A Fairy Tale Dream

By Kay Sloan

On the fence sits a cat with a cracked eye
staring down from its moony perch, inviting
the dreaming children down a path
strewn with lost earrings left by mothers
fleeing something, not their children, surely,
not their cries as they follow behind. Perhaps
it is the cat with the cracked eye they flee,
as it watches the mothers escape to a black island
surrounded by seas pink as fallen rose petals,
the children paddling tiny boats through
waves rising like thorns from the softness
to a wharf where fishermen love their catch
so much they toss back the rainbow trout,
silver fins glinting like earrings carved
in the shape of a cat beaming through the crack
in its eye at lost children dreaming
as they roam the roads, looking for baubles.

Instead, there are motorcycles, howling
down narrow alleys like wild beasts
needing a quick fix, searching for rabbits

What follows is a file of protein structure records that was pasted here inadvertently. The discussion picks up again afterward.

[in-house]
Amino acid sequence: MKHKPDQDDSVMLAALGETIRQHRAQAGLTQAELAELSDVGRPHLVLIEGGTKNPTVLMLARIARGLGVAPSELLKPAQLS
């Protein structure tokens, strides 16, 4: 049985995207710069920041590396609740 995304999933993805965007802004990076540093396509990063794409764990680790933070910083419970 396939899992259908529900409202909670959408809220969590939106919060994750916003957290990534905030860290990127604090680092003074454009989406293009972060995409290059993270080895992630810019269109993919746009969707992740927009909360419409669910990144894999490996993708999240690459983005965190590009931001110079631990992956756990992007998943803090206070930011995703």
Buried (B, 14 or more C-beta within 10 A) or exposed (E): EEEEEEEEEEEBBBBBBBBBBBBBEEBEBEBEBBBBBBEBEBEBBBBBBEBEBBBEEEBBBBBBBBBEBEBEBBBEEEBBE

to feast on, a child or two to chew.
They roar down a long road studded
with earrings — left, perhaps, to mark the way
in prized pearls and silver, crescent-shaped
like a shadowy moon on the wane,
or in gold and ruby disks round as fallen suns,
pried up by children in search of rainbows,
in search of mothers who disappear when
their children dream of cats with cracked eyes.
They glimpse their mothers’ skirts vanishing around
corners, the colors streaking like rainbows,
their hair long and loose in the air,
their ears bare to the thundering wind.

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About Kay Sloan

Kay Sloan teaches creative writing at Miami University of Ohio. She's the author of two novels, a poetry chapbook, and several books on American cultural history. More about Kay can be found on her website.

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